UF retains third-best ranking in Kiplinger's Best Values report
Published: Thursday, December 12, 2013 at 12:00 p.m.
Last Modified: Thursday, December 12, 2013 at 12:00 p.m.
An undergraduate degree from the University of Florida is a great value for the money, according to Kiplinger's Best Values in Public Colleges 2014 report.
And that is good news for students and the state, UF administrators say.
For the second year running, UF ranked third-best in value for in-state costs on Kiplinger's list of 100 public colleges and universities, which evaluates the cost and quality of education among the top public schools in the country. The University of North Carolina-Chapel Hill was ranked first for the 13th consecutive year that Kiplinger's has published its report, and the University of Virginia was ranked second.
UF President Bernie Machen said in a news release that the recent ranking "recognizes how important it is to offer good value." Not only that, he said, it shows that UF is providing a quality education that meets the needs of the state's economy. And as UF focuses on improving its status among its peers through its pre-eminence program, it will focus on improving in the comparative categories used in most rankings.
The rankings weigh the quality of education against the costs, said Marc Wojno, an associate senior editor at Kiplinger.
"UF is very competitive," he said. "A lot of students like to come to Florida because of the quality of its academics, and it's a great sports school."
Educational criteria account for 55 percent of the ranking, and UF scores well in most categories, he said.
It's the largest school in the top 10, with nearly 33,000 undergrads, and is very competitive by several educational categories — a 44 percent admission rate, a 96 percent freshman retention rate, 64 percent four-year graduation rate and an 85 percent six-year graduation rate.
Its main drawback, a 21-to-1 student-teacher ratio that is well above the national average of 17 to 1, is offset by how well students perform in those other categories, Wojno said. "It's got a solid student body."
By comparison, UNC Chapel Hill's admission rate was 28 percent; its freshman retention rate was 97 percent; its four-year graduation rate was 77 percent; and its six-year rate was 90 percent. The student-faculty ratio is 14:1 with an undergraduate student body of 18,503.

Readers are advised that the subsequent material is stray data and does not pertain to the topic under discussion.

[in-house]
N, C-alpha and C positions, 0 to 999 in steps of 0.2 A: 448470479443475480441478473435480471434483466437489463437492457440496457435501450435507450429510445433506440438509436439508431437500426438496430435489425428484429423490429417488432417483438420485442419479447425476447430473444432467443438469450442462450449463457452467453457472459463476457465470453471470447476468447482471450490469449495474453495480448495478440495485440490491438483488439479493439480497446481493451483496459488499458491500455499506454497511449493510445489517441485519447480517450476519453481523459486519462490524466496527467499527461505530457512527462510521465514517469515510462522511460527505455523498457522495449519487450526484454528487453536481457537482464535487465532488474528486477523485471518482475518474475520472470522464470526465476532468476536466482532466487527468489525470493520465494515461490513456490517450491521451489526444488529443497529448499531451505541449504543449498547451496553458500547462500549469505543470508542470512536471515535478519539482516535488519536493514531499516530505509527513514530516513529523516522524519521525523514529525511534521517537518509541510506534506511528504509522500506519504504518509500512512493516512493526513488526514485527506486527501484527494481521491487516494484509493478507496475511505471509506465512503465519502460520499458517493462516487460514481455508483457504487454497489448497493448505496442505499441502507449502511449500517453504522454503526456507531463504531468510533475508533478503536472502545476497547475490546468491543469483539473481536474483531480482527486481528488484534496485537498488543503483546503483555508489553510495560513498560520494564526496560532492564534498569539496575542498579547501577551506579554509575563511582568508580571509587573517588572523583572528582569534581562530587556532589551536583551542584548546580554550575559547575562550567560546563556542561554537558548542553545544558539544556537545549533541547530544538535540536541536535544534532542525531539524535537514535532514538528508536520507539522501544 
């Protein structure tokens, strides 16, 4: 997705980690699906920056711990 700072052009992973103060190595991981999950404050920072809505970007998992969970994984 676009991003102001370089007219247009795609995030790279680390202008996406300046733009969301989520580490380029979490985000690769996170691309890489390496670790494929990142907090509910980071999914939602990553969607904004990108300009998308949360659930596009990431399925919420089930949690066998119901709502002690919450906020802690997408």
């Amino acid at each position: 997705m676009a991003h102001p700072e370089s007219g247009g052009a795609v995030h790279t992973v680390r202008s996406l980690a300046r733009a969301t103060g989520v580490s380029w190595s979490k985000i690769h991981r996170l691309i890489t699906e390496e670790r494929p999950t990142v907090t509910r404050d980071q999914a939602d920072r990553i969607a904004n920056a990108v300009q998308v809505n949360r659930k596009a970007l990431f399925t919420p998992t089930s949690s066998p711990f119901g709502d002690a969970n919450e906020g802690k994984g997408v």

UVA had a 30 percent admission rate, a freshman retention rate of 97 percent, a four-year graduation rate of 87 percent and a six-year rate of 93 percent. Its student-faculty ratio is 16:1 with an undergraduate student body of 15,822.
The other 45 percent of the ranking is based on cost metrics, Wojno said.
UNC had an annual cost of $19,676 and was the only school to offer 100 percent financial need aid, reducing the annual cost to $6,454. Its average debt at graduation was $16,983.
UVA's annual cost of $23,415 was cut to $5,070 after need-based aid. UVA offered up to 98 percent of need. Average debt at graduation was $21,591.
UF's annual cost of $16,863 (including books, fees and living expenses) gives it the lowest cost for in-state students among the top 10 in Kiplinger's ranking. That amount falls to $10,679 a year with student aid. UF offers up to 78 percent of need in aid.
Also, UF students graduate with an average debt load of less than $20,000 — well below the national average of $29,400 in debt.
"That's very advantageous," Wojno said. "UF students graduate with less debt than the national average and (are) getting a quality value."